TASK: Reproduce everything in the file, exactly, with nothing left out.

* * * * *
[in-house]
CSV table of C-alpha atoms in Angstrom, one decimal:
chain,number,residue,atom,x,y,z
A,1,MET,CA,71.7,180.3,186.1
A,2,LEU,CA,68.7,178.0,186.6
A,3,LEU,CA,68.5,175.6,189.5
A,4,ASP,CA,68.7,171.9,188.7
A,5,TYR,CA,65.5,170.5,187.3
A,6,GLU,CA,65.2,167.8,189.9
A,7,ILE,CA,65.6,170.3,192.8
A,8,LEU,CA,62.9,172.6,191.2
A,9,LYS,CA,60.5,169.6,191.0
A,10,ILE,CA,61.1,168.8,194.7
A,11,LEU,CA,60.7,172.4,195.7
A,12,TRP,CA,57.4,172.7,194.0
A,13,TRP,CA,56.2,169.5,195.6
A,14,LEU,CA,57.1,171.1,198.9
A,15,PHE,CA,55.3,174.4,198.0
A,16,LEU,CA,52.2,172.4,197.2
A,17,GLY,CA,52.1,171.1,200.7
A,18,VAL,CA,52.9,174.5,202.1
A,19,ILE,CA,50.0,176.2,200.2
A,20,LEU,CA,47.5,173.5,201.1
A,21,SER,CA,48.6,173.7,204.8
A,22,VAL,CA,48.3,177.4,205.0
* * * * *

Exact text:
[in-house]
CSV table of C-alpha atoms in Angstrom, one decimal:
chain,number,residue,atom,x,y,z
A,1,MET,CA,71.7,180.3,186.1
A,2,LEU,CA,68.7,178.0,186.6
A,3,LEU,CA,68.5,175.6,189.5
A,4,ASP,CA,68.7,171.9,188.7
A,5,TYR,CA,65.5,170.5,187.3
A,6,GLU,CA,65.2,167.8,189.9
A,7,ILE,CA,65.6,170.3,192.8
A,8,LEU,CA,62.9,172.6,191.2
A,9,LYS,CA,60.5,169.6,191.0
A,10,ILE,CA,61.1,168.8,194.7
A,11,LEU,CA,60.7,172.4,195.7
A,12,TRP,CA,57.4,172.7,194.0
A,13,TRP,CA,56.2,169.5,195.6
A,14,LEU,CA,57.1,171.1,198.9
A,15,PHE,CA,55.3,174.4,198.0
A,16,LEU,CA,52.2,172.4,197.2
A,17,GLY,CA,52.1,171.1,200.7
A,18,VAL,CA,52.9,174.5,202.1
A,19,ILE,CA,50.0,176.2,200.2
A,20,LEU,CA,47.5,173.5,201.1
A,21,SER,CA,48.6,173.7,204.8
A,22,VAL,CA,48.3,177.4,205.0